The first to introduce glass cartridges to the public was the Eagle company way back in 1890. The idea was not a resounding commercial success and it was not until 1936 that it was revived by Waterman, France. The first glass cartridge Watermans were converted American-made pens but later Jif-Waterman went on to produce designs of their own. World War II halted production of these pens but it was resumed after the war, one example of the new models being the Duo 7.
It was advertised as being “the most perfect pen in the world”, but goodness knows, that’s been said often enough about almost every pen that ever came on the market. It was also said that it was safe to fly with it and that it was reversible, one side of the nib giving a thinner line than the other. In France it cost Fr.7.550 and in Britain 84 shillings, which is £4.4 shillings or four guineas, just to confuse those of you who are used to decimal currencies. For that you got a barrel with an exceptionally long blind cap, a nice large 18 carat number eight Waterman Ideal nib and a double rolled gold cap.
It’s a superb pen by any standard. The build quality is very high and in the case of this example, the original cartridge seal is still in good condition. When they perish, the seals are quite easy to replace. The glass cartridge can be refilled an infinite number of times. Not that you’ll have to do it all that often. By modern standards, it’s a huge cartridge.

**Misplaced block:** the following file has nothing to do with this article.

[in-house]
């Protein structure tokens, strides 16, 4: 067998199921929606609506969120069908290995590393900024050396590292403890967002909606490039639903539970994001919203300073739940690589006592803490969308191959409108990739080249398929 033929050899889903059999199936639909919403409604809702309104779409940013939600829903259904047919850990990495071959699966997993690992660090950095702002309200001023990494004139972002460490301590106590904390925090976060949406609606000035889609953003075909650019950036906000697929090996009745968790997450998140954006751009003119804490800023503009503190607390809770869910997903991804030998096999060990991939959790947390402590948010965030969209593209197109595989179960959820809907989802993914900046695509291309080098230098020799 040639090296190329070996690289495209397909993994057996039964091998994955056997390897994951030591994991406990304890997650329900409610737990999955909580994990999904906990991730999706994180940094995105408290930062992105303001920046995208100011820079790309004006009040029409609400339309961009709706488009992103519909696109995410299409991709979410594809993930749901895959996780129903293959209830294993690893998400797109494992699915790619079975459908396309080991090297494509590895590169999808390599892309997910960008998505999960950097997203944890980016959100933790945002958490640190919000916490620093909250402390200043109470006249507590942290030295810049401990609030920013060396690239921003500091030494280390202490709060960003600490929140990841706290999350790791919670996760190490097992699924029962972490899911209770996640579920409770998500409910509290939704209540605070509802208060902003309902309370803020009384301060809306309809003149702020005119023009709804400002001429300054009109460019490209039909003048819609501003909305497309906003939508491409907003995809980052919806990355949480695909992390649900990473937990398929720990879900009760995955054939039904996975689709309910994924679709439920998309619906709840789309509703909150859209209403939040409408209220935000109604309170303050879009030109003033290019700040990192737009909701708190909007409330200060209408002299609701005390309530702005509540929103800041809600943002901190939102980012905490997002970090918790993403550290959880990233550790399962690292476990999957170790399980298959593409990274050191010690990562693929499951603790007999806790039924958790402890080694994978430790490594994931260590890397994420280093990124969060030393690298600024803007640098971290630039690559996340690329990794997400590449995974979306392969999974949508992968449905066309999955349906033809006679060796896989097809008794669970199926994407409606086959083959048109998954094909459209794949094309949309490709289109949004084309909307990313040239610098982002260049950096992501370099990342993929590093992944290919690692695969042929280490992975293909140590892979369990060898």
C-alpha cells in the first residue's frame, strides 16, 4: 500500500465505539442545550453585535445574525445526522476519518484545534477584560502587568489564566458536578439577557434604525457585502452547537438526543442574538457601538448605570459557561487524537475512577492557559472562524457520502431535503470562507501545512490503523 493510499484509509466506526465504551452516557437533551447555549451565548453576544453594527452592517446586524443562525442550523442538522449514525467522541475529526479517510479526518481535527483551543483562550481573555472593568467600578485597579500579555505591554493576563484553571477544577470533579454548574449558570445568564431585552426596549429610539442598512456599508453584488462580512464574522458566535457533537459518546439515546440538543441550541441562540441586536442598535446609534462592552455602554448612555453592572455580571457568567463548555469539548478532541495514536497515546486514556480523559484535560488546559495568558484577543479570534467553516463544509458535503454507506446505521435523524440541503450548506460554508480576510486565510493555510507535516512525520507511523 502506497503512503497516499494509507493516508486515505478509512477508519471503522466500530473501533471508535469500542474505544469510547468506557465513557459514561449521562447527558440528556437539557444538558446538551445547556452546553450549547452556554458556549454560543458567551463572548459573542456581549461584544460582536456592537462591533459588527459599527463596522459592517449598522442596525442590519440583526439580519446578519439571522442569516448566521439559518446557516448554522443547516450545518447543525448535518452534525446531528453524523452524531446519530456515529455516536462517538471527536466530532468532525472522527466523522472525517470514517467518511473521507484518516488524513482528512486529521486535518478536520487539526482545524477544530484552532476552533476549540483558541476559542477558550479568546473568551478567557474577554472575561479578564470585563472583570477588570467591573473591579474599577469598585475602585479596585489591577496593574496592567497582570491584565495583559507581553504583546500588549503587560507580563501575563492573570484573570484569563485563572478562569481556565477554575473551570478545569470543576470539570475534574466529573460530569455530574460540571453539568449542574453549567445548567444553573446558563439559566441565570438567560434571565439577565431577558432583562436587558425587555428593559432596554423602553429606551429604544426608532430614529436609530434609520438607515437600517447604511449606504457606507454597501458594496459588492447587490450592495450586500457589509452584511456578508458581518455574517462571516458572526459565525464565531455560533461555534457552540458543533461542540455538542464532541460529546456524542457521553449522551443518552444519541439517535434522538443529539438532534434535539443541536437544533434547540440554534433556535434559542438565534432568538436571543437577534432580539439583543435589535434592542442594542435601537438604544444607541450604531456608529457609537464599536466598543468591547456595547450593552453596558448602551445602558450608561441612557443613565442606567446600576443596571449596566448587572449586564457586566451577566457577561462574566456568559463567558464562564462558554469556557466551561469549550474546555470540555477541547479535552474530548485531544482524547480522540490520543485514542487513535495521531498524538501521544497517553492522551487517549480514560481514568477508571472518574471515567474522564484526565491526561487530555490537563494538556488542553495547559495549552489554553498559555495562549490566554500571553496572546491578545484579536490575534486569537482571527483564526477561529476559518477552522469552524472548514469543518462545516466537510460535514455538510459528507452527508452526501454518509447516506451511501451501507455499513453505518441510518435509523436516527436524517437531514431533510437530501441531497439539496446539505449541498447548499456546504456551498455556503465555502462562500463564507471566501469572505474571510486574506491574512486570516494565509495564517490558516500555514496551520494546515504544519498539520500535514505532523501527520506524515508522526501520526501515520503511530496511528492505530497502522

The pen has a push-on cap which catches on the gold-plated ring between the section and the barrel. It works very well. I assume that one would normally remove the blind cap to fit a new replenished cartridge though the section unscrews as well. There is a spring mechanism in the butt of the blind cap which forces the cartridge into place. If you’re one of those people who is devoted to soaking pens, remember that that’s there and it will rust and break in no time at all if it’s soaked. This section is ribbed, giving a secure grip and the feed is one of the patent Waterman complex multi-finned type.
In use, the nib, like most 18 carat nibs I have come across, is no more than semi-flex. The nib is truly reversible and writes perfectly well on either side. I don’t know if it really is “the most perfect pen in the world” but if not it’s a pretty good runner-up.